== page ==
This is a classic example of Louis Sullivan’s Architectural work. This project came at the latter part of his career and was confined to small commissions, alongside small prairie houses. Although it paled in comparison to the large skyscrapers he constructed early in his career, this structure supplanted his theories on design. A look at the physical make-up of the building reveals it is subdivided into three components: the base or podium, the central part and of course the cornice.

Though Sullivan never liked arches, this bank was designed with an arch that is complemented with a large rectangular portal underneath it and flanked by a series of eye level rectangular windows sheathed by stained glass. What is unique about this design are the bronze-green terracotta panels that line the facade, starting out on the vertical side of the arch and spanning the entire horizontal length of the cornice. Also, as an added decoration, are the large cast iron escutcheon placed along corners that were especially designed by Sullivan for this structure.

His penchant for brick cladding is manifested in this building. The lower part or the podium is of red sandstone and the upper part is of red brick cladding. What is absent though in this creation is the intricate brickwork in geometric angles. Also, the cornice comes short of the expected design since most of Sullivan’s works carry sophistication. This one, in contrast, is simple corbelled brickwork. But the overall effect could only be attributed to the master of this genre

B.     Wainwright Building, 1890-1891 (St Louis, Missouri)

All the design theories of Louis Sullivan are exemplified in this building. Although created under the partnership with Adler, the design is still very much his own. The building has a typical podium, with a stringcourse that separates the upper echelon of the building.  It has a large rectangular door portal that is flanked on both sides with glass panels to maintain formal balance on its facade.

The building is totally steel-framed, the lower part is clad with terracotta, while the upper levels are clad with bricks. Again the horizontal lines of the floors are set back, giving the building a total virtual vertical effect. The spaces between columns are provided with glass panels to achieve contrast in character.

Finally, the structure is topped with an intricately designed cornice made of terracotta, including the swirling ornaments on the frieze. The outside effect of the building is one of grandeur and an optical illusion of a tall building much higher than the ten stories it was originally perceived to be.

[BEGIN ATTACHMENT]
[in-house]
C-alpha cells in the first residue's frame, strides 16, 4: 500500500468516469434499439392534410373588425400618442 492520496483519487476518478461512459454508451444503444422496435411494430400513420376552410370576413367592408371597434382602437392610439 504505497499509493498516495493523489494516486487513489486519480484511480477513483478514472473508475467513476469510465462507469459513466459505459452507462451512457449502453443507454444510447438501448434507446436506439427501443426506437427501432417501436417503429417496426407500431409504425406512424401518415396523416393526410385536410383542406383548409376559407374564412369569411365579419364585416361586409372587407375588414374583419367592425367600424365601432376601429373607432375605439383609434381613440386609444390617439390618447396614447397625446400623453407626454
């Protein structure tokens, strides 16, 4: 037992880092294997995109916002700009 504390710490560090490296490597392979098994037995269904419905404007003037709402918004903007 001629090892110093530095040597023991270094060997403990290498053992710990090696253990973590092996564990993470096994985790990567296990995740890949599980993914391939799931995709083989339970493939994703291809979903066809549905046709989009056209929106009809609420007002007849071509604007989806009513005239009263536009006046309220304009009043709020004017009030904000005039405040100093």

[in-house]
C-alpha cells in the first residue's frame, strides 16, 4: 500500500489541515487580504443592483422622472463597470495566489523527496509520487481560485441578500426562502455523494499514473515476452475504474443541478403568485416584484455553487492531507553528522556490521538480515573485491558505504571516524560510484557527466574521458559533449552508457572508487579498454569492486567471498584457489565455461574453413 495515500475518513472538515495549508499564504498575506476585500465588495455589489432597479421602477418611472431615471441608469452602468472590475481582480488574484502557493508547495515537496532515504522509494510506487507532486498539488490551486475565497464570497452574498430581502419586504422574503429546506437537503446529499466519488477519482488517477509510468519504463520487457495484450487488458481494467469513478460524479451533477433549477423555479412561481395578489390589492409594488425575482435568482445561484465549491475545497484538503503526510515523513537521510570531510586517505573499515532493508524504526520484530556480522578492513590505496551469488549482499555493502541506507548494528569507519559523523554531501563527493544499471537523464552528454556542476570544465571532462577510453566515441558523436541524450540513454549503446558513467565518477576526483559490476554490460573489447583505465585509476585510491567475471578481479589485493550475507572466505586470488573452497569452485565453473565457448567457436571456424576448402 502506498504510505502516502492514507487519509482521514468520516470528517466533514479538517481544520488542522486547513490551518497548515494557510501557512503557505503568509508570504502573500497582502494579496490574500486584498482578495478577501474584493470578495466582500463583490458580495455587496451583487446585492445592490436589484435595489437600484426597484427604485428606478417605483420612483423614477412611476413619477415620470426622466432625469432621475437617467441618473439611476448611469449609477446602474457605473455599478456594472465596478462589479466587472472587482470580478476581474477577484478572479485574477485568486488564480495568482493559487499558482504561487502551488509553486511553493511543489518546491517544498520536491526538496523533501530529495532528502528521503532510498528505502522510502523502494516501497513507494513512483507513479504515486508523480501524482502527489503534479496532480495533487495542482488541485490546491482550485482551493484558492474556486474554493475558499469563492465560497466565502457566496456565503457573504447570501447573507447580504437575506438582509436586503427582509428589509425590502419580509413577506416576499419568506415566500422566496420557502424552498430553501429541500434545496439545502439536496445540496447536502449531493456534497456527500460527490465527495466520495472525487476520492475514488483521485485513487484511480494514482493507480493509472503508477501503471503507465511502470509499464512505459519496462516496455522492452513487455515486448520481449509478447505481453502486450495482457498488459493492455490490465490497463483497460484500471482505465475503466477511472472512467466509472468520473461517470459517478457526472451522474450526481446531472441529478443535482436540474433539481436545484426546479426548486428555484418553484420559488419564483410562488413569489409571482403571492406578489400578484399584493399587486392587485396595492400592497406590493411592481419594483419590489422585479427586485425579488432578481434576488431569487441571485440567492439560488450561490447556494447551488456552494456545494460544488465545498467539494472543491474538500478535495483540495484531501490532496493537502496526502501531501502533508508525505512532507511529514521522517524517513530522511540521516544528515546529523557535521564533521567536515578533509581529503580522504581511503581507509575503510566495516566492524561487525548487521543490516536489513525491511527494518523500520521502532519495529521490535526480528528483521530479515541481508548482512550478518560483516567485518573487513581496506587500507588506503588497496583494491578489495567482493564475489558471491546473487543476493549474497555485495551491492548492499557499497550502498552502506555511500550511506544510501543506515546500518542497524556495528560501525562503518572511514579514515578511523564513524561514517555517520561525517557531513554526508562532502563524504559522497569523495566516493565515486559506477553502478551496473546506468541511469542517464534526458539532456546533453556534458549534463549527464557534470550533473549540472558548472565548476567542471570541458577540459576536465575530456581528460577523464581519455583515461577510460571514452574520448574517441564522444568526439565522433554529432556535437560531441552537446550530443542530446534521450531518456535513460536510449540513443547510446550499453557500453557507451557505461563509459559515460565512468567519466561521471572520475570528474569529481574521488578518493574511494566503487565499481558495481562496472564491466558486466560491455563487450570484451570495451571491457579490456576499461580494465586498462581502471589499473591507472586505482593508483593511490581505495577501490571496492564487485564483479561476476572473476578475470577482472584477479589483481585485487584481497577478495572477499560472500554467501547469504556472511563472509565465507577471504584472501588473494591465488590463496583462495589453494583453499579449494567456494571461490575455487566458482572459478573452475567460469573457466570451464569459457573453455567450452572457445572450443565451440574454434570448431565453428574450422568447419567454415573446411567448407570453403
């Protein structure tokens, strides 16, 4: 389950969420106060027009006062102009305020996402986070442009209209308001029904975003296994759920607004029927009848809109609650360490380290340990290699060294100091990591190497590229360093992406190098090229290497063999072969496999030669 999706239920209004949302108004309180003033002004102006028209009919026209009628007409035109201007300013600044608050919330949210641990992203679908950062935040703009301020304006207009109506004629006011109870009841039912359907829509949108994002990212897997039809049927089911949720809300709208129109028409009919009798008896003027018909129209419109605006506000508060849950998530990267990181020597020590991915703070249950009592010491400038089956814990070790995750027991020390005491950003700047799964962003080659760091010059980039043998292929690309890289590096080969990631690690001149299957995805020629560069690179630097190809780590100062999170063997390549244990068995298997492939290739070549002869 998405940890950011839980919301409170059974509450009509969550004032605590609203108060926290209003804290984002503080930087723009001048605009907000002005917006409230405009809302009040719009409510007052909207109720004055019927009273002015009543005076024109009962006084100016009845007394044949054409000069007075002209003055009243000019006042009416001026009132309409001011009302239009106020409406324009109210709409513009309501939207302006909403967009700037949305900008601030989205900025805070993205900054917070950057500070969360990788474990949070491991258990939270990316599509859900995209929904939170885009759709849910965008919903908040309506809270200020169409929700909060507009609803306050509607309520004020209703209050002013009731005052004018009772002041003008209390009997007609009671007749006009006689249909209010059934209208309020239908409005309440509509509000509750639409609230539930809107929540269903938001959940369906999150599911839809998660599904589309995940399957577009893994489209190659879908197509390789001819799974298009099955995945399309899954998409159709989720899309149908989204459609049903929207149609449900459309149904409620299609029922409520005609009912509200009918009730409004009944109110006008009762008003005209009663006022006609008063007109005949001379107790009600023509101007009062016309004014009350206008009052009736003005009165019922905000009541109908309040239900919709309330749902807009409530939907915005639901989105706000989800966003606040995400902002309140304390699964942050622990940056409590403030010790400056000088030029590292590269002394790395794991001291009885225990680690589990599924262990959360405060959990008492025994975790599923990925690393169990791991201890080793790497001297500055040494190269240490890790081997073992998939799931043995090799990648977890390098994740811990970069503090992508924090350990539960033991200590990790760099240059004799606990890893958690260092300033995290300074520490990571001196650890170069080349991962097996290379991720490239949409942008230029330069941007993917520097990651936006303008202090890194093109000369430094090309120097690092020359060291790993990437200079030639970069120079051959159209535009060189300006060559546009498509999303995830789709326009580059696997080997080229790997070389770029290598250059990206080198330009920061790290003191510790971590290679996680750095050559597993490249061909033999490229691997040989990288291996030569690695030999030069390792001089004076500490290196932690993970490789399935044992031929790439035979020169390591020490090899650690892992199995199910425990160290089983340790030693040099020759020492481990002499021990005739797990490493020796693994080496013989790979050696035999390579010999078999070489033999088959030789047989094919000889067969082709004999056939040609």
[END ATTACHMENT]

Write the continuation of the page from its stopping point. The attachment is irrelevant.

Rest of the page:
Most of Sullivan’s buildings follow these Architectural elements; a pattern endemic to all his designs. He really started the modern movement, particularly the realignment of interior spaces, the arrangement of external masses and the use of modern materials. Yet he was never detached from his passion for intricate ornaments as revealed in his works.

 

 

 

The Design Problem

To simulate Louis Sullivan at work, the most appropriate subject becomes the skyscraper. Assume that the building is rectangular and is raised above the ground at a height of 12 stories.  This of course excludes the sub-floor or basement and the roof deck.

The Site

The site chosen is an interior lot facing a major thoroughfare. A side egress is provided as entry for basic services and parking spaces at the back for the vehicles of building occupants. The site is oriented on the east-west direction and its front facing north. The lot elevation is much lower than the established grade line. Thus, backfilling should be done in order to achieve the required level.

The Building Plan

The sub-floor houses the heating and cooling equipment, the offices of the technical personnel (heating, cooling, plumbing, electrical, elevator technician and others), garbage disposal system, equipment repair and storage, night-shift workers’ facilities and the building supervisor’s office. To these, include a service ramp to facilitate delivery of supplies and retrieval of accumulated garbage.

The ground floor is raised at least 7 feet from ground level with main stairs leading to the main lobby. The lobby shall be outfitted with an elevator and stair lobby, a security counter and detail offices and also an emergency exit. The commercial space is also part of the ground floor. A coffee shop, a fast food chain or a bank branch perhaps should form part of the proposed floor level. Ceiling of the lobby is 20 feet high finished with lacelike tracery and extends to the two mezzanine floors flanking the lobby.

 

The second to the twelfth floor is typical, with a central corridor flanked by office spaces. Each floor is provided with an elevator and stair lobby and corridors end in an emergency exit stair.  Comfort and powder rooms are likewise available in every floor. A janitorial facilities room, garbage chute, a pipe chase for heating, cooling, electrical and plumbing facilities, for the wet automatic sprinkler and dry standpipe system is integrated and interconnected to the basement.

The penthouse is reserved as a view deck while most areas are intended for the elevator machine room, the reserve storage water tank for the fire fighting equipment and the equipment for cleaning glass panels.

The Facade

The facade is the most important aspect of the design, since this will logically determine if the Sullivan system of design was followed. First, the ground floor is accessed through a stair that is flanked by Sullivan’s favorite motif, the lion. A large portal connects the main door and four glass panels are each provided on the left and right side of the portal. The upper part is a series of openings that serve as clerestory window that light up the lobby. Moreover, stone (granite) cladding will be applied on the lower two floors up to the stringcourse level.